— Chevy Bolt reduced propulsion power problems have caused General Motors to issue a "customer satisfaction bulletin" to address what the automaker calls a "battery low voltage cell condition" that causes a loss of propulsion.
GM emphasizes the bulletin (N172127150) isn't an official recall for the 2017 Chevrolet Bolt, but every owner is advised to contact their dealer for a software update.
According to GM, Chevy Bolt propulsion power is reduced or lost because of battery cell problems that result in low voltage conditions. The issue will cause a driver to receive inaccurate battery charge information and make a driver believe the car has more power remaining than it does.
The automaker is using its OnStar in-vehicle feature to monitor the battery cells, low battery voltage conditions and incidents of reduced propulsion. Bolt EV customers are advised to keep their batteries charged above 30 percent to minimize the chance of the car reducing power and shutting down.
GM says the software update will provide additional warnings if a battery cell low voltage condition occurs, allegedly to give Bolt drivers more time to safely get the cars off the roads. But the automaker didn't say anything about permanently fixing the problem before it occurs.
A 2017 Chevy Bolt EV owner has already complained to the National Highway Traffic Safety Administration (NHTSA) about the loss of propulsion and told NHTSA to open an investigation into the matter. The owner also said an official safety recall should be ordered so a record will appear on NHTSA's website.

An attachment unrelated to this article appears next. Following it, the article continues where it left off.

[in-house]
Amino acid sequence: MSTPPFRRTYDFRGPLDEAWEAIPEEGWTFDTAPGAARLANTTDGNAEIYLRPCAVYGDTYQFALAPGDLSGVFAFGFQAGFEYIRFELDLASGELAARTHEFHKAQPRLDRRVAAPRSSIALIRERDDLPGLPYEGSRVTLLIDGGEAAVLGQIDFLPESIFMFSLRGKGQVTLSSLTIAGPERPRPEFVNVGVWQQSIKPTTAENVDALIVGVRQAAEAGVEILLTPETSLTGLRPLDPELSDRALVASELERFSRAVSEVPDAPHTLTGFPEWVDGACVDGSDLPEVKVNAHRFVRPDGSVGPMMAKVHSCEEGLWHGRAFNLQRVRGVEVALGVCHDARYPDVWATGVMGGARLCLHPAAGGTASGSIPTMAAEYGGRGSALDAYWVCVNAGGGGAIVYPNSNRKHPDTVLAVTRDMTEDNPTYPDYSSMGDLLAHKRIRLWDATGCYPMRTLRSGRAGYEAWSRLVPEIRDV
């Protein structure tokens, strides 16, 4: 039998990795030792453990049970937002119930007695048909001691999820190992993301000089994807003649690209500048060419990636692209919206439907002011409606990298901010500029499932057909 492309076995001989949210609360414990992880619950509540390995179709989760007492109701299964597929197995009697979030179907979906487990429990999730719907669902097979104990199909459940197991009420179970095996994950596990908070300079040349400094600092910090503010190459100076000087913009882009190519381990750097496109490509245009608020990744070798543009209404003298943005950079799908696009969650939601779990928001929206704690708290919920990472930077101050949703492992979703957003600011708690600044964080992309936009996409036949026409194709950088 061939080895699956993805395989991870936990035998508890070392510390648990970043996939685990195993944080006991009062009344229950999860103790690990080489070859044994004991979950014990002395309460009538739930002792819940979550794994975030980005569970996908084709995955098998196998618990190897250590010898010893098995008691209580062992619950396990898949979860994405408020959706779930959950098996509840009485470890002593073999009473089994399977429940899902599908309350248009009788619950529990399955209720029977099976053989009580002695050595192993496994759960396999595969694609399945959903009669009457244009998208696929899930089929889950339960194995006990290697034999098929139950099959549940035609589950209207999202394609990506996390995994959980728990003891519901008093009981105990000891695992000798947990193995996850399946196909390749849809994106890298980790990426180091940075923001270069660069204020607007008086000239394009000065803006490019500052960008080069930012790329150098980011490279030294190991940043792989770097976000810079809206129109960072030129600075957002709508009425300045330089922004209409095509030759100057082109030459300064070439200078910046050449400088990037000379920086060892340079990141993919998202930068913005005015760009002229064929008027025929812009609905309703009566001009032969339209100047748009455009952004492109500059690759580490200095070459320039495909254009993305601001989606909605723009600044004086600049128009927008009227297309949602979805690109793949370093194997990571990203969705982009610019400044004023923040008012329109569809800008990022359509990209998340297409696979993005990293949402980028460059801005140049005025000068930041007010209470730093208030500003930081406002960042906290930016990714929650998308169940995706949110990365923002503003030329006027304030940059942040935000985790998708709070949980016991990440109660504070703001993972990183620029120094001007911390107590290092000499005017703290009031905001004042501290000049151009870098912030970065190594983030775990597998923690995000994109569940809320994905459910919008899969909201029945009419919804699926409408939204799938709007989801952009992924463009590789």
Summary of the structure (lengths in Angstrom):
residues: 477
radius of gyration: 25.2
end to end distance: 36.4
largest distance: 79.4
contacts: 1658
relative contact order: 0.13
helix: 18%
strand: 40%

"I received a "Customer satisfaction" call from chevrolet telling me that my car may experience "Loss of propulsion" and stop suddenly without warning due to low charge despite the battery indicator showing charge. This problem has been ongoing for 8 months and is an extreme safety hazard that should be categorized as such and listed on the nhtsa website."
The owner, clearly upset about how GM is handling the issue, says potential customers need to know about the battery problems prior to purchasing the cars.
"Consumers should know about this safety issue before purchasing the vehicle, but now can only find out if they buy the car and have a vin. I have been constantly charging the vehicle to avoid the problem but am terrified to drive the car. Please conduct an investigation to ensure chevy fixes the problem and consumers can be informed"
GM has been aware of the battery low voltage cell condition because the automaker contacted Bolt owners in August 2017 about the same reduced propulsion issues. At that time, GM said a large majority of Bolt owners had been contacted by OnStar before the cars experienced a loss of propulsion.
In addition, the automaker estimated less than 1 percent of owners actually experienced the battery voltage problems.
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